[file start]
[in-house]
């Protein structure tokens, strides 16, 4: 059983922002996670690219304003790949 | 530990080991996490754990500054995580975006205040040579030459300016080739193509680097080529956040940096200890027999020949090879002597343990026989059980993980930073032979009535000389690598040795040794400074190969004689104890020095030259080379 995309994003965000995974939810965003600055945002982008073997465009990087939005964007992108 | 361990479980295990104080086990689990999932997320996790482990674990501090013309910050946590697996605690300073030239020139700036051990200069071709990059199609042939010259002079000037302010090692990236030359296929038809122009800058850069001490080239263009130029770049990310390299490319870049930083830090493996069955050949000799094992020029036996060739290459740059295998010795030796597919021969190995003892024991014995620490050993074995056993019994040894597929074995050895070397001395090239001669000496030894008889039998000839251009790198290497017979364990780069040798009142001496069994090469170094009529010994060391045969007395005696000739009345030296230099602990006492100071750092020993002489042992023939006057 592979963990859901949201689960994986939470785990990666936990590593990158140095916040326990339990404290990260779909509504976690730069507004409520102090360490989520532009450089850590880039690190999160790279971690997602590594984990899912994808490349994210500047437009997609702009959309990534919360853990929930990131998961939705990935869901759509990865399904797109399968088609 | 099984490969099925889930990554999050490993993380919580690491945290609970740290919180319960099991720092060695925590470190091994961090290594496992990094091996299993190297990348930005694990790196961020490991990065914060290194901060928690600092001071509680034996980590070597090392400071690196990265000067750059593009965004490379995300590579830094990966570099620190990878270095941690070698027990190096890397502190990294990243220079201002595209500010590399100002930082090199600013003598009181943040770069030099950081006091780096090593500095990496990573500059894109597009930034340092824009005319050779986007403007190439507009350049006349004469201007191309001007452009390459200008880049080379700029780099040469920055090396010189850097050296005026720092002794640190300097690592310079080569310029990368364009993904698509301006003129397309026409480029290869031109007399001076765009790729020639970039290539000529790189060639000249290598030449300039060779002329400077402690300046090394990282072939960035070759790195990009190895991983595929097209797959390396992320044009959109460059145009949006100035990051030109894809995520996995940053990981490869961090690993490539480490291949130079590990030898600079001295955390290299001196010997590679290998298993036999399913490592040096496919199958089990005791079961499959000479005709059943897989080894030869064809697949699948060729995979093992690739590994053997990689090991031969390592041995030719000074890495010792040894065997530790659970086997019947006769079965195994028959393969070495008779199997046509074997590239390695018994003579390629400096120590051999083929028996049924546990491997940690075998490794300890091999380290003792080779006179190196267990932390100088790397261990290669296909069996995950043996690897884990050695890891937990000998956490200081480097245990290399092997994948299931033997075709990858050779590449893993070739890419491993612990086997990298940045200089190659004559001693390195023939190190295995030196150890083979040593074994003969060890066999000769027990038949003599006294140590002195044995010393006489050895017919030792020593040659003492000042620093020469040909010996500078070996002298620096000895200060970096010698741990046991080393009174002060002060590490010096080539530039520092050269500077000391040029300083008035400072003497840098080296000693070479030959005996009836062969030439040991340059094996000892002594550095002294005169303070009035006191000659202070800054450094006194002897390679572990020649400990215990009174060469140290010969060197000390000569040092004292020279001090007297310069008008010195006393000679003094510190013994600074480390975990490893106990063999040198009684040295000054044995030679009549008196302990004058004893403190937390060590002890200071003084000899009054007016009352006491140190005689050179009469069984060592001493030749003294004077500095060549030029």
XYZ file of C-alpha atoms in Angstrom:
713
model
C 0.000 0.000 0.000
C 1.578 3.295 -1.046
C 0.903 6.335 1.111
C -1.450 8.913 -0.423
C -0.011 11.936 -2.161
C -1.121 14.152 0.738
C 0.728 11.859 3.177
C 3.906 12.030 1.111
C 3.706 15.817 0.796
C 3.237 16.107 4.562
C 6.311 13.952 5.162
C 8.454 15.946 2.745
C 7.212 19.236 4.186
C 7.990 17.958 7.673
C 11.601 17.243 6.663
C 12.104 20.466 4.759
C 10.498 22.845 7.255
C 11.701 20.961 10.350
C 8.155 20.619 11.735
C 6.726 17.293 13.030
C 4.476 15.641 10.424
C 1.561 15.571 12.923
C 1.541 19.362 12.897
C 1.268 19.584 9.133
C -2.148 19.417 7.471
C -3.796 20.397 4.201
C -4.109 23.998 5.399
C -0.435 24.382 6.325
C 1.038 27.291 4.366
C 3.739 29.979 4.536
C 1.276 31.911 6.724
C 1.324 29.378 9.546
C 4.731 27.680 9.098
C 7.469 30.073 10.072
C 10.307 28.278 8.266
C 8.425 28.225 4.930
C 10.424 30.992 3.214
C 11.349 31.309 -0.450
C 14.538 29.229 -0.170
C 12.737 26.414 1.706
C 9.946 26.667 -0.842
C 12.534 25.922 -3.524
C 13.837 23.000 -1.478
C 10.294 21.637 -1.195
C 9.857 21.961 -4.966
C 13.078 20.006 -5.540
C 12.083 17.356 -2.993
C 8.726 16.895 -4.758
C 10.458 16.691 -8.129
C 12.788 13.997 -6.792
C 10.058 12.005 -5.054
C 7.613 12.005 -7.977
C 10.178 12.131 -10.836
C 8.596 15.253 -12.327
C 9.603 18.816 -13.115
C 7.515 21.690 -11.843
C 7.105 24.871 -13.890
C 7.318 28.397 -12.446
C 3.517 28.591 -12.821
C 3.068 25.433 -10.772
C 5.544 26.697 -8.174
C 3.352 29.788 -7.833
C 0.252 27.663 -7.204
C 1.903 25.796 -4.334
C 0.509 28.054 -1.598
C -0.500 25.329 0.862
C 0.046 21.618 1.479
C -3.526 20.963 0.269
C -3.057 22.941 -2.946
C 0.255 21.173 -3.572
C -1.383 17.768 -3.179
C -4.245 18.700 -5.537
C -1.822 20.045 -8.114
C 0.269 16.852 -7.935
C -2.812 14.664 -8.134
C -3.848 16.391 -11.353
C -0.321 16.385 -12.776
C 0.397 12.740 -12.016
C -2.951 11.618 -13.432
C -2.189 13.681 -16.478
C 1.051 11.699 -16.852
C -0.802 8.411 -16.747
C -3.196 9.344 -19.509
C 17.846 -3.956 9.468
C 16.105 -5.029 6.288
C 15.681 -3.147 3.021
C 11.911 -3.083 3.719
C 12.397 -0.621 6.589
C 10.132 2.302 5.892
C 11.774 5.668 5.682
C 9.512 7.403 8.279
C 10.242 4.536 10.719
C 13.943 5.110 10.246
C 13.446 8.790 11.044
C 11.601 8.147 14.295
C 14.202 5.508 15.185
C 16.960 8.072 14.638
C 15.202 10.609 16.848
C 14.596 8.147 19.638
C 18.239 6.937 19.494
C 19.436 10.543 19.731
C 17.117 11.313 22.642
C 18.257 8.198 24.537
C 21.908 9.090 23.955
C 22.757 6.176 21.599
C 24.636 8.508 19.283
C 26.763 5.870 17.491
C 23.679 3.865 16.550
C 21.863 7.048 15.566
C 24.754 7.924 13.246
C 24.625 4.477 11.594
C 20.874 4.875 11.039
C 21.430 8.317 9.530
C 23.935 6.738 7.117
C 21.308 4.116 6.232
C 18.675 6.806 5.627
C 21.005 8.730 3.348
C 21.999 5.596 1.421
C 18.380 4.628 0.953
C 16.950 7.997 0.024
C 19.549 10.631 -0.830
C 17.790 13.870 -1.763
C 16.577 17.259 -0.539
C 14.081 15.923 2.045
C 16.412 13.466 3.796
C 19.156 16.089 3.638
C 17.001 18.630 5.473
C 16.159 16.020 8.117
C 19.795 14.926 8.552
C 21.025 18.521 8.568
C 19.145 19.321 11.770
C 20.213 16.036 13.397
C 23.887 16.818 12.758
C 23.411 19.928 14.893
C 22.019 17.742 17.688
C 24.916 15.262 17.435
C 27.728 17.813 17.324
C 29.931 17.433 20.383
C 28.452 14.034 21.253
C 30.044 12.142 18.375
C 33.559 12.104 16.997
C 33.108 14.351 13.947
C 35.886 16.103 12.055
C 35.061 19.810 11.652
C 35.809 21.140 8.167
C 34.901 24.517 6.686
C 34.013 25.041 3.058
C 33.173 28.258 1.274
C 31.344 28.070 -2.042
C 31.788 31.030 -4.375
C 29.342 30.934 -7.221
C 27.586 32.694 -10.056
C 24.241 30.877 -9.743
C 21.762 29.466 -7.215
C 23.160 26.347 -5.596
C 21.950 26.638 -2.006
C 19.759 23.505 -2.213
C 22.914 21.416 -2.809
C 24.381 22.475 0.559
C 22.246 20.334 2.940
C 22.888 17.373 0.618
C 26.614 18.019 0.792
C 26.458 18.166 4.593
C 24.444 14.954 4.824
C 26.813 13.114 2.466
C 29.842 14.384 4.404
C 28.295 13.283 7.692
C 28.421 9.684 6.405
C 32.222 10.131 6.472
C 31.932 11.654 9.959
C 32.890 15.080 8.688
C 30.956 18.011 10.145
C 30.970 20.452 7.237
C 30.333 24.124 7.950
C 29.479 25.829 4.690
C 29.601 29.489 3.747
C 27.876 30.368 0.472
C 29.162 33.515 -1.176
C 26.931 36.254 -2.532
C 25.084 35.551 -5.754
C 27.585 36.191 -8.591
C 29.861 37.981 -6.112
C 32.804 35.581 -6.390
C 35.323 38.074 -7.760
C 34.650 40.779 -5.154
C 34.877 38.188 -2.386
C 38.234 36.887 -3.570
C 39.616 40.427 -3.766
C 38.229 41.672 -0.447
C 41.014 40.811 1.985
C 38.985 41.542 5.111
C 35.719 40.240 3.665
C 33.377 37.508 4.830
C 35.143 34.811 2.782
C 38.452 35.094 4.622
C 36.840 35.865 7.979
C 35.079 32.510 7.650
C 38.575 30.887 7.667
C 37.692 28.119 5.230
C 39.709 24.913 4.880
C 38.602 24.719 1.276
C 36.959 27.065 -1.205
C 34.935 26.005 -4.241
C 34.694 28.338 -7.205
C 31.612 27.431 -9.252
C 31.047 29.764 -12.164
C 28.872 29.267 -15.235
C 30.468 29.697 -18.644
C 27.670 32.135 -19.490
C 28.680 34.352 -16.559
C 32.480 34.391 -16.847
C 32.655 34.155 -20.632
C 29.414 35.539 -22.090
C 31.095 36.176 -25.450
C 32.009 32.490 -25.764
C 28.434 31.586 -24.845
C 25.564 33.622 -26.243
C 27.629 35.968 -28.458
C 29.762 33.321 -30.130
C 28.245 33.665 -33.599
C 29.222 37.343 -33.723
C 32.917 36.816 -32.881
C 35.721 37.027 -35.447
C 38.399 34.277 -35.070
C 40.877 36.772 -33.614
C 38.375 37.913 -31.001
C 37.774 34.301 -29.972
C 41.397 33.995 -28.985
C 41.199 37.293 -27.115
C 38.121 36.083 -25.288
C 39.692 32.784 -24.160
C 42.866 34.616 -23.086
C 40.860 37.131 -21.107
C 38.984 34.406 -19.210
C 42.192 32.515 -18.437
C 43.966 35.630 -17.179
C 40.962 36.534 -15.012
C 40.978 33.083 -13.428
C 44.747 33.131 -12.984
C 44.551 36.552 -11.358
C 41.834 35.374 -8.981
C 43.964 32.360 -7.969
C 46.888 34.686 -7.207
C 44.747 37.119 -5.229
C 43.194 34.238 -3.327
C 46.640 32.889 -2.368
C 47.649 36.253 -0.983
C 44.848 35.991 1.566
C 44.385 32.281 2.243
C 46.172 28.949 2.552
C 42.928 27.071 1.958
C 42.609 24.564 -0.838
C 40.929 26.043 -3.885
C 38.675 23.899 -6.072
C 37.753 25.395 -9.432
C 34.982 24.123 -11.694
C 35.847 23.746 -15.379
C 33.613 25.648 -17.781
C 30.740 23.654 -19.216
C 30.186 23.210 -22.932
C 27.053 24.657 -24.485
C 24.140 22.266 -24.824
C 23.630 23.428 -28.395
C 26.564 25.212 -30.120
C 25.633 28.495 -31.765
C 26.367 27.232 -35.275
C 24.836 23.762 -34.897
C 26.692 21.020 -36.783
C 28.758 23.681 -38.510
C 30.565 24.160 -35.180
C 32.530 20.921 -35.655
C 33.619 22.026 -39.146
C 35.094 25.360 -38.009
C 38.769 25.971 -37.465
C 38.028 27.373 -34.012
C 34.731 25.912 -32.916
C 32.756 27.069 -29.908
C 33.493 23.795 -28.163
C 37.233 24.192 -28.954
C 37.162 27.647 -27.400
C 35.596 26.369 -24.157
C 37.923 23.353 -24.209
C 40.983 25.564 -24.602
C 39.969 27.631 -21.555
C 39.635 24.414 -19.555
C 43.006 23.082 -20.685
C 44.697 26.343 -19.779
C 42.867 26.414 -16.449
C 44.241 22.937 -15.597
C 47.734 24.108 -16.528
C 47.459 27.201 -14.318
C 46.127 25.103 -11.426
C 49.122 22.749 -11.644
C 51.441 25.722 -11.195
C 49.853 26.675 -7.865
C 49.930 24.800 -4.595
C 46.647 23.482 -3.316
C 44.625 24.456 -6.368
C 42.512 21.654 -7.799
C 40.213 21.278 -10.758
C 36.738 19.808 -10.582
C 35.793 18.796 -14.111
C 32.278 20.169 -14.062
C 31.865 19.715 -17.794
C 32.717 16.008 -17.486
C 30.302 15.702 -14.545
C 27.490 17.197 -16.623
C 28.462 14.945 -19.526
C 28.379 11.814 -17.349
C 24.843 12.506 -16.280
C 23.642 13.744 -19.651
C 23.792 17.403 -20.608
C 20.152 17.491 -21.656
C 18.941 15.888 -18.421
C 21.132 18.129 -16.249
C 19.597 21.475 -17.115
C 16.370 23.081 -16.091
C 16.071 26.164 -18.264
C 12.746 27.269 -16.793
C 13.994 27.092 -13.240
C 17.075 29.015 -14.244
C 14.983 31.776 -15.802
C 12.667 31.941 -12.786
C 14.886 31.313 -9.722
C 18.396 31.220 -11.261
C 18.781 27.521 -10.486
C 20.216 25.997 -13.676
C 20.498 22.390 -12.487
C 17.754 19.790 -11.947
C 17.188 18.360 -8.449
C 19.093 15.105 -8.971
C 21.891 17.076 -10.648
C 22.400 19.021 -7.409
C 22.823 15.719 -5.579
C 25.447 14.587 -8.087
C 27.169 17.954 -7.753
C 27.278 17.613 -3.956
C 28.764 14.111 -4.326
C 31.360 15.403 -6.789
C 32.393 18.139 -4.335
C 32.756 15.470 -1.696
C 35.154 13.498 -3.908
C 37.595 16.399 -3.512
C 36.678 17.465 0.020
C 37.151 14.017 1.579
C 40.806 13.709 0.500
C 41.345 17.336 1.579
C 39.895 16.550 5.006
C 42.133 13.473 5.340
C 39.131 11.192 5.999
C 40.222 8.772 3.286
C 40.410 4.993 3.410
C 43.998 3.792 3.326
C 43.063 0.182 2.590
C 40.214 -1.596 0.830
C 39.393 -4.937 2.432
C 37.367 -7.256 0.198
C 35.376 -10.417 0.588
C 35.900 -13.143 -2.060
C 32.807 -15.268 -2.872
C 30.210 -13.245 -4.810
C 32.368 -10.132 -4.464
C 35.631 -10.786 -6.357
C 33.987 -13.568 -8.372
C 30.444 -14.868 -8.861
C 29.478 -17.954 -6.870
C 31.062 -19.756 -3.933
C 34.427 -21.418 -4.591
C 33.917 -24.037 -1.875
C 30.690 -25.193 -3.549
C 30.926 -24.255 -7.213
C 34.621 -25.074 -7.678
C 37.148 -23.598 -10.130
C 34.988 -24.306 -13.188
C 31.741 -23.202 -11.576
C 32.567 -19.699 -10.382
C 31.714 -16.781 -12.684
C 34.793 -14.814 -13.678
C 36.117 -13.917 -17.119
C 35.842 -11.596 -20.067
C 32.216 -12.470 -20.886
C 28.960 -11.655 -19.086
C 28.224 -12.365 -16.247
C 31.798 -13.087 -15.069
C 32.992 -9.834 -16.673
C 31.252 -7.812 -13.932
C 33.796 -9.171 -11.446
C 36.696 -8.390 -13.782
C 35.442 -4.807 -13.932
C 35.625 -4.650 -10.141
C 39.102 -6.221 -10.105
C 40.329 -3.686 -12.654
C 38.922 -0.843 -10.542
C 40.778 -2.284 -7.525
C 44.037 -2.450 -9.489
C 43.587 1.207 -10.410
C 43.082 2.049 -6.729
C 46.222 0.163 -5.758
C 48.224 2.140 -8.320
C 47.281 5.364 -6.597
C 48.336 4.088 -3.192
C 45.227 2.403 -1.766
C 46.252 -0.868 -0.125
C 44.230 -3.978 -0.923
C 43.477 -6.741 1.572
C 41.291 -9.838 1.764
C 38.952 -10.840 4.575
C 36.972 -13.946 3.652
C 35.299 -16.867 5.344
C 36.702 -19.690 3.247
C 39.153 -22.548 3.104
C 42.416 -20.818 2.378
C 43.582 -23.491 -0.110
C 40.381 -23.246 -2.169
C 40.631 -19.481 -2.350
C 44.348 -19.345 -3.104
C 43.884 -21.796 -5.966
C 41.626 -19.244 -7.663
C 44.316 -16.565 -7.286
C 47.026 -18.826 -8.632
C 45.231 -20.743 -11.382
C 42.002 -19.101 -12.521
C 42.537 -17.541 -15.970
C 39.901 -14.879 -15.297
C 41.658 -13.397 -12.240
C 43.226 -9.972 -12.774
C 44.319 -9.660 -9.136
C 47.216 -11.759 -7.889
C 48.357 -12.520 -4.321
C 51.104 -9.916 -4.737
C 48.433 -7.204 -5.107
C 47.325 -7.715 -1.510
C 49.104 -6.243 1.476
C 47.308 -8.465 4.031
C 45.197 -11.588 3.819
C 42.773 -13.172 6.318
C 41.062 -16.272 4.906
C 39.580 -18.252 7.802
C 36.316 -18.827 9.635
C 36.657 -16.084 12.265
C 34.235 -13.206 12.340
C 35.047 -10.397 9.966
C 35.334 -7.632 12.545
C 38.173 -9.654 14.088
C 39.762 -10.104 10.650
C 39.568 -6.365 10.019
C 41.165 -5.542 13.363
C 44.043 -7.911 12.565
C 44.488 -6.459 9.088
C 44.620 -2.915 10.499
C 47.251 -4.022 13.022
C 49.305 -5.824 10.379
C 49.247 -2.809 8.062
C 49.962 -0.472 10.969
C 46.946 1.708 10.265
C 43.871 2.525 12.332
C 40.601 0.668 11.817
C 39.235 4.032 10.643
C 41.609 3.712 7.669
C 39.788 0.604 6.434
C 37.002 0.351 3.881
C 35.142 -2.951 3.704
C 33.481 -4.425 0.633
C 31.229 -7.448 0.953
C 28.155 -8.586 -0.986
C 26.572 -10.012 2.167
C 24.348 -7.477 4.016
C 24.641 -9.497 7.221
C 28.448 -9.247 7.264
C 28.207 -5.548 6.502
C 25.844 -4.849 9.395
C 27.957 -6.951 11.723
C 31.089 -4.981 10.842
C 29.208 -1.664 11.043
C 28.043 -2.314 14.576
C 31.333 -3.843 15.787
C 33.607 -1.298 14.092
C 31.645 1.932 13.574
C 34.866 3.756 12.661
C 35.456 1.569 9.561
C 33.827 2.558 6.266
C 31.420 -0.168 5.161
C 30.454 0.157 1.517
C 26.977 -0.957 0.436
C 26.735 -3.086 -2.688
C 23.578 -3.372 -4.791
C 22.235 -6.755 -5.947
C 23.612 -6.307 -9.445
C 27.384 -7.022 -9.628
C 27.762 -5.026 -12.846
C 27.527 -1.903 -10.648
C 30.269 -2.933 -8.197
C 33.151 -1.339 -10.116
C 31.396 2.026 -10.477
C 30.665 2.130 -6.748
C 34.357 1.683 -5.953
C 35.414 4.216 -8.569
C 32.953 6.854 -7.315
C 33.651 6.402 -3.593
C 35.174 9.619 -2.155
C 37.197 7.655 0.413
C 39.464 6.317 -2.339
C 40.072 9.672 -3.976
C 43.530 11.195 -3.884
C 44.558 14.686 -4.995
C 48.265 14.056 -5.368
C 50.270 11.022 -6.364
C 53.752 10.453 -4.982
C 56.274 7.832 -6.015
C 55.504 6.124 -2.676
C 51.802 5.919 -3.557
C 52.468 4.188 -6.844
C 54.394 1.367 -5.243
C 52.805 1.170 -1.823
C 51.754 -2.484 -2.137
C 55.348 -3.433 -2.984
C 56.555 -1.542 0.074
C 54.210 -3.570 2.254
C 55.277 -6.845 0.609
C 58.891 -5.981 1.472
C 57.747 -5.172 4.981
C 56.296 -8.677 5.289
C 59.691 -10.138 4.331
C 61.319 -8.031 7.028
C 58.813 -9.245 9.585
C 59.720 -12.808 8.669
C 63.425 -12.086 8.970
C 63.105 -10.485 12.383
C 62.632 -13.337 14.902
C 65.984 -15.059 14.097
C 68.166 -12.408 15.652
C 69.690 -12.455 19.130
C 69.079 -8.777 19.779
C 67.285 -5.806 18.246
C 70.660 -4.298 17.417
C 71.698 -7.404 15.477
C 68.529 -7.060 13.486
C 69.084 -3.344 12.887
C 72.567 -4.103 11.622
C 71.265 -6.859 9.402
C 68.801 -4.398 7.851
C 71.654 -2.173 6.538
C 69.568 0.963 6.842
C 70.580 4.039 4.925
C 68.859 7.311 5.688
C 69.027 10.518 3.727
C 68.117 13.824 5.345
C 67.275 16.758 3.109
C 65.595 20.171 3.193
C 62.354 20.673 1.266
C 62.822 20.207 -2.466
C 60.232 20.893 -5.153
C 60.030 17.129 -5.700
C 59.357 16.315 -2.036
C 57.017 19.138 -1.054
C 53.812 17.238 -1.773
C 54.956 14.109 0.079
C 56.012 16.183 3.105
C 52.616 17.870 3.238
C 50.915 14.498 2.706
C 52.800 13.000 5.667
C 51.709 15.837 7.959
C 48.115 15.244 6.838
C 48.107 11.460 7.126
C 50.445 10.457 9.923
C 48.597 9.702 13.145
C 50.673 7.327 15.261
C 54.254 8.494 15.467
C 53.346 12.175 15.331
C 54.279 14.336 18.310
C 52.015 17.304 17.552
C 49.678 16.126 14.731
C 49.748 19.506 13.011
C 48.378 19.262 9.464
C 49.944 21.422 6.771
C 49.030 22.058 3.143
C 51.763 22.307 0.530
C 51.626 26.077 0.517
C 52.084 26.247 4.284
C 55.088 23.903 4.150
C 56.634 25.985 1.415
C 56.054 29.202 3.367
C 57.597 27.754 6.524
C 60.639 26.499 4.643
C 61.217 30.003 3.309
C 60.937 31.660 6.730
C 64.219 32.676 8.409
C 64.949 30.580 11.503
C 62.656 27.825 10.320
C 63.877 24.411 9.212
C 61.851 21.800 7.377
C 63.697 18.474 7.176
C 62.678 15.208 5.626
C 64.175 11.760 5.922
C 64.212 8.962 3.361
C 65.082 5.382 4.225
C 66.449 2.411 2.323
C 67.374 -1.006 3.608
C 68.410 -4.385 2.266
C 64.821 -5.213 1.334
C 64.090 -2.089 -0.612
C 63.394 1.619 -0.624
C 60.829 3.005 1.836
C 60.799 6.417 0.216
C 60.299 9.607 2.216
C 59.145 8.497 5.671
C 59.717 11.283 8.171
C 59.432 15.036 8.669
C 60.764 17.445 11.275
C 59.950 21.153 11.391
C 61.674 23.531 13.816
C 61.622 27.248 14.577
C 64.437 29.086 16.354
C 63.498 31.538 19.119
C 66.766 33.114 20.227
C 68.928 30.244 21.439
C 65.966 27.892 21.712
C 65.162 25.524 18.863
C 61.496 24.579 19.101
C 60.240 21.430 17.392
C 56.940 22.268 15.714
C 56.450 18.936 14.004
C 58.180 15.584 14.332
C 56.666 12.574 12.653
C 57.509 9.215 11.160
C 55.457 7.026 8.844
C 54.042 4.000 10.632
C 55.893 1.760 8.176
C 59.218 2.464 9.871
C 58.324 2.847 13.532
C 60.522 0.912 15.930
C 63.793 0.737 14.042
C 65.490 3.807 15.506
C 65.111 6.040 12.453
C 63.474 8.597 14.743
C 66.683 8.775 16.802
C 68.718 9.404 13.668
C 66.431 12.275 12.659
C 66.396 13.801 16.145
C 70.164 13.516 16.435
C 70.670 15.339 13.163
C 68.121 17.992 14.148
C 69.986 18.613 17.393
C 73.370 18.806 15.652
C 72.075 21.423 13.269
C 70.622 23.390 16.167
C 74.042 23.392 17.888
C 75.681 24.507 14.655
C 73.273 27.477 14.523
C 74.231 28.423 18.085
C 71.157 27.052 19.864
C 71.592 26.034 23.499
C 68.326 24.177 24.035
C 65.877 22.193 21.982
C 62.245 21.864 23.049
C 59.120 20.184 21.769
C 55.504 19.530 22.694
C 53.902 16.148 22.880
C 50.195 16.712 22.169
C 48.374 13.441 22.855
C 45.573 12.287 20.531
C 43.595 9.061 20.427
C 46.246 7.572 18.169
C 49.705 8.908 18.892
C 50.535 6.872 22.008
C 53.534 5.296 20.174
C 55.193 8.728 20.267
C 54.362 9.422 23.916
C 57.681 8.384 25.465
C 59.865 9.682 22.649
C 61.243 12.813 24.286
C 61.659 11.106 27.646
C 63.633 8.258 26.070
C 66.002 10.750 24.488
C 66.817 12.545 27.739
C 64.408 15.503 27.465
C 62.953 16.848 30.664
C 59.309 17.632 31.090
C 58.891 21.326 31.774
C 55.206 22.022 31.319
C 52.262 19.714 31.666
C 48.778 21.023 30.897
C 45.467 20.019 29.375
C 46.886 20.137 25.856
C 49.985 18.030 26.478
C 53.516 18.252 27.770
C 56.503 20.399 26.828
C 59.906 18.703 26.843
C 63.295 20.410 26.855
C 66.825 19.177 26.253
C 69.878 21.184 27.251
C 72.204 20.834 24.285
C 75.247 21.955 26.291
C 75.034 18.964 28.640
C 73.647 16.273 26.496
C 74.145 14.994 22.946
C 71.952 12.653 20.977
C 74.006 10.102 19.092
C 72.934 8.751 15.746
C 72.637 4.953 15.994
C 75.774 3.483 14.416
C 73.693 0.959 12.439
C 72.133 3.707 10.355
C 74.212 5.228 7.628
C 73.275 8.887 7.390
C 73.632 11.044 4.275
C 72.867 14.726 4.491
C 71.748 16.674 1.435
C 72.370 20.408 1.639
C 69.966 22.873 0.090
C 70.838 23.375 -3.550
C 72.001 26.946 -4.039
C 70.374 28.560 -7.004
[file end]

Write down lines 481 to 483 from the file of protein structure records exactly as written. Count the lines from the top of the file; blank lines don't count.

C 31.333 -3.843 15.787
C 33.607 -1.298 14.092
C 31.645 1.932 13.574